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Around the House: Attic vs. whole house fan

By: Ken Moon, Special to the Gazette
August 28, 2017 Updated: August 28, 2017 at 3:26 pm
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Dear Ken: We have had lots of lightning strikes in our area, so I want to know about lightning rods. -Whitney

First, the odds of any one home being struck by lightning are infinitesimal – virtually zero. Even though a rod and cable system is not a panacea for every potential strike on or around your home, it does offer some peace of mind. A direct hit will still do damage, but the cables will direct the current flow quickly and directly back to the earth, where it wants to go anyway. That will minimize damage to the structure and help protect the people inside.

 For non-direct hits, a good grounding system is vital. Most homes don't have a large enough copper wire leading from the electric panel to water piping and to a ground rod. Check with an electrician for the latest code requirements. Surge protectors also will help. You can install them on the electric, TV and phone lines coming into the house plus computers and other delicate – and expensive – electronic equipment.

Dear Ken: Would there be much cooling difference between an attic fan and a whole house fan? Also, what about energy rebates? -Bill

They both help, but I like the whole house fan better. It not only purges the day's heat from the attic, but it also lowers the temperature in the living space as well, as you draw in that cool evening air. The attic-only fan works mostly in the daytime during the hottest hours of the afternoon. It's thermostatically-controlled, but some folks disable that function and install a plain switch, so it can be run manually after sundown. It will, indeed, lower the interior attic space temperature, and that helps keep the bedrooms cooler so you can sleep.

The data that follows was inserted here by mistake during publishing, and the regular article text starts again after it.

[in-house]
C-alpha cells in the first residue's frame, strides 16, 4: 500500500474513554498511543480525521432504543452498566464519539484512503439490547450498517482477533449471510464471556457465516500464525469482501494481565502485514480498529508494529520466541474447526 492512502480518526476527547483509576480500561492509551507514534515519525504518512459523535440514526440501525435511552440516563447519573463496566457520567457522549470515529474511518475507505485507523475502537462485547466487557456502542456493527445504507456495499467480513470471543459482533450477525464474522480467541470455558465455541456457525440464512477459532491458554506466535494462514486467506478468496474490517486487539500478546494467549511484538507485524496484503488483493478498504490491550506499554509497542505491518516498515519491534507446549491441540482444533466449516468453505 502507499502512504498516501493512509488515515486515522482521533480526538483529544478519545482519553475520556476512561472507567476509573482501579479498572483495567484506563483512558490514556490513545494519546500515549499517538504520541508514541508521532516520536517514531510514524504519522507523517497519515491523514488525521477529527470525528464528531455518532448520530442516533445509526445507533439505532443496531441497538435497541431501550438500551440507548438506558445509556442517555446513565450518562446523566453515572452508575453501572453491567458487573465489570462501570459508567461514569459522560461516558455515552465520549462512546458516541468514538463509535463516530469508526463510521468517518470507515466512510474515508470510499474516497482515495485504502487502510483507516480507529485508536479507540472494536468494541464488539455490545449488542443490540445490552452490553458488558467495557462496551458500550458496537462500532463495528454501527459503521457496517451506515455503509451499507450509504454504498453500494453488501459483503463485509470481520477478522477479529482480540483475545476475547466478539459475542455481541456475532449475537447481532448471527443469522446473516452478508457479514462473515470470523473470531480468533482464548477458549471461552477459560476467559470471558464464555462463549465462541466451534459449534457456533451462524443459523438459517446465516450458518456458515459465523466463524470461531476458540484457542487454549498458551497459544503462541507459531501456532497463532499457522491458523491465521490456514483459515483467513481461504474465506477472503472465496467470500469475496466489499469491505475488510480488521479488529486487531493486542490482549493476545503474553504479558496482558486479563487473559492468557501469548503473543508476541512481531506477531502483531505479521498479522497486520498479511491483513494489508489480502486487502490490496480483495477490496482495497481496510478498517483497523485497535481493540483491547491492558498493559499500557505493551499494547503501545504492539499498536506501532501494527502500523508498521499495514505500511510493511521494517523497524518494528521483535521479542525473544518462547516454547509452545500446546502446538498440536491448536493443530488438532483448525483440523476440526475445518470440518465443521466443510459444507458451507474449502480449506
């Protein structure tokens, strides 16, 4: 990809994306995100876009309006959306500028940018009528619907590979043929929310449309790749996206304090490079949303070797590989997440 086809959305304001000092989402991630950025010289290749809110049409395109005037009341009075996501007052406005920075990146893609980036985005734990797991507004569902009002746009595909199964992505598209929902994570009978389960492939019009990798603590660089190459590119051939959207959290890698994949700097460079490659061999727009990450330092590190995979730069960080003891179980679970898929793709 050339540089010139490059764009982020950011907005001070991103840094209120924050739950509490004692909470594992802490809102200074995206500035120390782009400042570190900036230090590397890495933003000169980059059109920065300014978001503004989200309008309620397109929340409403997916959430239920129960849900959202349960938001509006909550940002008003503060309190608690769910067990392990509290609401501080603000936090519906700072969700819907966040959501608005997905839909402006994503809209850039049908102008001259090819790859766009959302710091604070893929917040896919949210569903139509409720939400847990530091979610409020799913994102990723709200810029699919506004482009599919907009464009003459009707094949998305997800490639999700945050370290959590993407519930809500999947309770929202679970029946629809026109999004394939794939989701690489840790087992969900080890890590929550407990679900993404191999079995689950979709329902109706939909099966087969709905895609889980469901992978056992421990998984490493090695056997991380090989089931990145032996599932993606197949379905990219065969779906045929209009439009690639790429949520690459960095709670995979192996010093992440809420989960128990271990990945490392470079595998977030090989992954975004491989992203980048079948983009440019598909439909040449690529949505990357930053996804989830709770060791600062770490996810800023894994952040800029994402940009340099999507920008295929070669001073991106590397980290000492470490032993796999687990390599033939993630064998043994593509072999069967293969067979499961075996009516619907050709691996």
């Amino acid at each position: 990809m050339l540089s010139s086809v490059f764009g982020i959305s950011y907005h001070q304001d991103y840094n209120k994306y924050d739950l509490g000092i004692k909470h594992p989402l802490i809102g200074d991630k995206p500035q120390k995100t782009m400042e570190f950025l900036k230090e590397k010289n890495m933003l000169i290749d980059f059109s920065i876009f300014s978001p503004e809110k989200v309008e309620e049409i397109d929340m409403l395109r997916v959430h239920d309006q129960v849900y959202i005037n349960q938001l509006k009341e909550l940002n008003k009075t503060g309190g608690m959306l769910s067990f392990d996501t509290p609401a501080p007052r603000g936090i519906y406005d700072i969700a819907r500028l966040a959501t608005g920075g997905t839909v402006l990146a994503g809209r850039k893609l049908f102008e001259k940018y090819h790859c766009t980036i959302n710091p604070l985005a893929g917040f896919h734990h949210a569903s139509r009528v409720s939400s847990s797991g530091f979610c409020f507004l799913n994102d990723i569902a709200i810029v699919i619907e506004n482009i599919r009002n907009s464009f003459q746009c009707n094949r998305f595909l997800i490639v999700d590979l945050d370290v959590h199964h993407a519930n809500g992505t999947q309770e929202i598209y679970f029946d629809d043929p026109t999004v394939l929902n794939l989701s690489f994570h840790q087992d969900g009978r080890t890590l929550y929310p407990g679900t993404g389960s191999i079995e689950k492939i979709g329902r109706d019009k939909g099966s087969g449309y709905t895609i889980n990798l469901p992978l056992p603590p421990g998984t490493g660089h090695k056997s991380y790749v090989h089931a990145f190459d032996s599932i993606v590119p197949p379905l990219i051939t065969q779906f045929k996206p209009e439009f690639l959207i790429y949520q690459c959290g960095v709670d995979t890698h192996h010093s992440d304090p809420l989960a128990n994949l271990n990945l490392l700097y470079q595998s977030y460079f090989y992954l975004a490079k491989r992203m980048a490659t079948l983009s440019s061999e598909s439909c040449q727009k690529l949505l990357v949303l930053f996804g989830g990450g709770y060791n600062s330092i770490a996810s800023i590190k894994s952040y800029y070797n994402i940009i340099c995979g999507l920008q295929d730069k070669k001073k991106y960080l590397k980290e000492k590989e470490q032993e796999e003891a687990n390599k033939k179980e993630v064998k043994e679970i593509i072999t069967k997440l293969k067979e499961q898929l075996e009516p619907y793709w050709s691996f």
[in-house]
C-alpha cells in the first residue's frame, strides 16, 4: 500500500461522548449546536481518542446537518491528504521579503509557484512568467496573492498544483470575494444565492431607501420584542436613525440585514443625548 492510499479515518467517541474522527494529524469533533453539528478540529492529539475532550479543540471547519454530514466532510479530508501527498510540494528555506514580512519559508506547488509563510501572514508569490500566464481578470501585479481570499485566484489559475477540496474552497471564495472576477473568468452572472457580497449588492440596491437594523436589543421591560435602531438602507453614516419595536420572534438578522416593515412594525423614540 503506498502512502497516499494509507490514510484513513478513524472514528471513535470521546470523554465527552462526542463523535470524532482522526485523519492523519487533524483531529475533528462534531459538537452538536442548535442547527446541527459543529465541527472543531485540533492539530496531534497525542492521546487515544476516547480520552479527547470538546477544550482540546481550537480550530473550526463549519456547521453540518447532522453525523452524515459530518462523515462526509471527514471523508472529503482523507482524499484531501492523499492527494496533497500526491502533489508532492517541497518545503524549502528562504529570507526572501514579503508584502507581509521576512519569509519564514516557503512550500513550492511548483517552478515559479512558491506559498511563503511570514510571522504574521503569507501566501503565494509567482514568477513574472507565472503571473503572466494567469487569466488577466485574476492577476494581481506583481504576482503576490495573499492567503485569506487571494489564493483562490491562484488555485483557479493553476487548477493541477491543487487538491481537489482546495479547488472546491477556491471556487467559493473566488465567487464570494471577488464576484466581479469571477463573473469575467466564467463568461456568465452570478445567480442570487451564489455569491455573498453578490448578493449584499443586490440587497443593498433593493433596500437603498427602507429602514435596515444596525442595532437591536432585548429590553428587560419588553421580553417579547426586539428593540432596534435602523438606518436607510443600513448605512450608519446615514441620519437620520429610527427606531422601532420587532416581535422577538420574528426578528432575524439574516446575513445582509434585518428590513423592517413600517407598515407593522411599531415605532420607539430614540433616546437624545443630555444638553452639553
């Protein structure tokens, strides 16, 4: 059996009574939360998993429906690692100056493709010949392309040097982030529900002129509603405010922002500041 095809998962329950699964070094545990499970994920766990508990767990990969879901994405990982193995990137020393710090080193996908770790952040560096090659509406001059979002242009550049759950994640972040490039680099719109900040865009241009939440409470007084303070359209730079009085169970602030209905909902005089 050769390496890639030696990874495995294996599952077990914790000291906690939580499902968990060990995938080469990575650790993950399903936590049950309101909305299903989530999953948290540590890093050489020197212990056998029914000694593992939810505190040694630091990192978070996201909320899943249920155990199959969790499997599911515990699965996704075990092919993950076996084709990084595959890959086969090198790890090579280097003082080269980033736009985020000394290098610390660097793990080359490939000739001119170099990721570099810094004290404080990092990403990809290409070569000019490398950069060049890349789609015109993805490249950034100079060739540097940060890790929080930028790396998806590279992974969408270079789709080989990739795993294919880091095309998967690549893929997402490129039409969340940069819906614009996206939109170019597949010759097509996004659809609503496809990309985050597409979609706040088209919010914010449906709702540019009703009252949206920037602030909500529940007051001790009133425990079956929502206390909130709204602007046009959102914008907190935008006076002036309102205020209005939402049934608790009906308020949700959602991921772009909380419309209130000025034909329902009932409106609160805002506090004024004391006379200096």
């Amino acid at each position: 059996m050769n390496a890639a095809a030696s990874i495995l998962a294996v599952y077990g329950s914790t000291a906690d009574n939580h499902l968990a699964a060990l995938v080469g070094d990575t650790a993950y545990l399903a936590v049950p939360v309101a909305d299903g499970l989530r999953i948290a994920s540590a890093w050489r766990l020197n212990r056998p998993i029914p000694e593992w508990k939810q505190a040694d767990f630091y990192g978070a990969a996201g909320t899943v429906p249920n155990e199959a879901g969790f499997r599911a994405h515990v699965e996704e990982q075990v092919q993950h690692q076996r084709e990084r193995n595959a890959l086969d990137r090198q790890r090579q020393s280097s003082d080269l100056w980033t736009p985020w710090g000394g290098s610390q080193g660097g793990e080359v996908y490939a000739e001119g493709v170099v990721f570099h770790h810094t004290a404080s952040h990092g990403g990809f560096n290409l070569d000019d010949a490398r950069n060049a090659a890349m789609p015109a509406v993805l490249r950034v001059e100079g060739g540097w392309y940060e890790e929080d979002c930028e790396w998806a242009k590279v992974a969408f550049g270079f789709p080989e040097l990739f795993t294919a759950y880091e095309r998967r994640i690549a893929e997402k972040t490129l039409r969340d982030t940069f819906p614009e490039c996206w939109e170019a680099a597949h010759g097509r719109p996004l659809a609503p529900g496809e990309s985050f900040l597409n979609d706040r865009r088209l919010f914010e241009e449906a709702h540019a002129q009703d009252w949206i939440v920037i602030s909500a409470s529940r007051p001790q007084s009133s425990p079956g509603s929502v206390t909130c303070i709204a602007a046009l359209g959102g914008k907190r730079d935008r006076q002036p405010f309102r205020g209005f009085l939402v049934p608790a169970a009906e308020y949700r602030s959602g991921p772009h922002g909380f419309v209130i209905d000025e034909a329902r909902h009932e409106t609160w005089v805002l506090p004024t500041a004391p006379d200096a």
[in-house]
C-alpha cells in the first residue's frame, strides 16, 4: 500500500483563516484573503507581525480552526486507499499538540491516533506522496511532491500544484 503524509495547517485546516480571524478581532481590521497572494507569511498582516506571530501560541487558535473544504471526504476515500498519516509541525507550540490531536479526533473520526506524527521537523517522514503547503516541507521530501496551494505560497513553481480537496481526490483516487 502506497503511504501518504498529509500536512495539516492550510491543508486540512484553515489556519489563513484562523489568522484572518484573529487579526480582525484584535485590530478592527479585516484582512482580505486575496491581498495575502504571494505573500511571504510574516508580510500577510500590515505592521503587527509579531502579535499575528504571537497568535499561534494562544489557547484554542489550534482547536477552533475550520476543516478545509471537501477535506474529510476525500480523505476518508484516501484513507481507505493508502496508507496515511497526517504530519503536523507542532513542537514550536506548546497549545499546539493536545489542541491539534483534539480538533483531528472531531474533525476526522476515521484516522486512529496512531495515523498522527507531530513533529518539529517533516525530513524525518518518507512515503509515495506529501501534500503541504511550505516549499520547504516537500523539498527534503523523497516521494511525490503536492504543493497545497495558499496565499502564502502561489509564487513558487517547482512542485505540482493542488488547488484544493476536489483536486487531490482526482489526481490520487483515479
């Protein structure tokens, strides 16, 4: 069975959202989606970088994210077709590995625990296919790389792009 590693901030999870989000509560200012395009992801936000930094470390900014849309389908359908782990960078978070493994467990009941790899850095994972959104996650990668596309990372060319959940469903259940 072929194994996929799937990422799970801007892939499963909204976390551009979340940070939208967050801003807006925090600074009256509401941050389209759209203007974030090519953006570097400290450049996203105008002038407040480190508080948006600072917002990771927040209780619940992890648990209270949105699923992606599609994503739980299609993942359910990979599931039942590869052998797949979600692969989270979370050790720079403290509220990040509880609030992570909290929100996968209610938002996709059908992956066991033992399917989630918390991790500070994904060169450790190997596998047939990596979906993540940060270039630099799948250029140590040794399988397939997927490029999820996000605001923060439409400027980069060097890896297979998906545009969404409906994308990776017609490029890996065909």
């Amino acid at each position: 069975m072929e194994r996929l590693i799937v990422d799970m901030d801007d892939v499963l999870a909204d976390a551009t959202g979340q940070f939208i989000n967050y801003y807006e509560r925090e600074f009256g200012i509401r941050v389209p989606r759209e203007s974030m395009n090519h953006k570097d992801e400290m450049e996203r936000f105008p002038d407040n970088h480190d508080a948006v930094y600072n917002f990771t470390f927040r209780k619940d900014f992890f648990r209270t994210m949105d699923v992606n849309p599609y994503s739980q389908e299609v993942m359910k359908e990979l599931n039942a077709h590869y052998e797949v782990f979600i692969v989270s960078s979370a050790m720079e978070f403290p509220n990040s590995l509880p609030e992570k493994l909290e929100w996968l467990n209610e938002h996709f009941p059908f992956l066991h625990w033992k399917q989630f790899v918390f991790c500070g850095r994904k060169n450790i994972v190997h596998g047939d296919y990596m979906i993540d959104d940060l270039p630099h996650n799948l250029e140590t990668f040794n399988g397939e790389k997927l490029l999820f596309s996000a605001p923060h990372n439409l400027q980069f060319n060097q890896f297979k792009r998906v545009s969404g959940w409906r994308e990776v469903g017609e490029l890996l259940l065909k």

Of course, as always, there are tradeoffs. The smaller attic fan simply hangs on the end wall blowing out a gable vent (although there are versions you mount under the sloped roof deck). The whole house fan requires framing changes in the roof truss system, and, perhaps, some sheetrock work and painting. But either one will lower your air conditioning costs and help make your nights more restful.

 I'm not aware of any rebates available for these devices, but keep checking the websites of the state and federal Departments of Energy and your power provider.

Dear Ken: I have a 1968 boiler, and want to know if I should replace it to gain energy efficiency. It does work fine, but am I wasting money? –Pat

If it's chugging along like it has for more than 40 years, and isn't giving you any trouble, I would do some arithmetic before I ripped it out and replaced it. It's not economically justifiable to save energy regardless of the costs, unless your only motive is to save the planet – not your pocketbook.

Here's an example of what I mean: Suppose your heating bill is $150 a month for six months each year. And suppose you want to install a new $5,000 boiler to gain another 30 percent in efficiency (the minimum standard for new ones, around 80 percent; minus yours, which is in the neighborhood of 50 percent). That's a saving of about $270 a year. Divide that into $5,000 and you get 18.5 years before you start saving any money at all. Of course, that time will shorten up if gas prices start to climb again. If you plan on staying put for a long time, it could be worth it. But if you move, you won't have amortized the capital cost, and so the new buyer will get all the benefits (this same calculation applies to hot air furnaces, but their payback time will be less).

 For now, keep your boiler in tiptop shape by having it looked at once a year, and insulate the hot feed pipes under house with Styrofoam, so they don't leak energy unnecessarily.

Gazette Byline

Ken Moon is a home inspector in the Pikes Peak region. His radio show airs at 9 a.m. Saturday and is carried on KRDO, AM 1240 and FM 105.5. Visit


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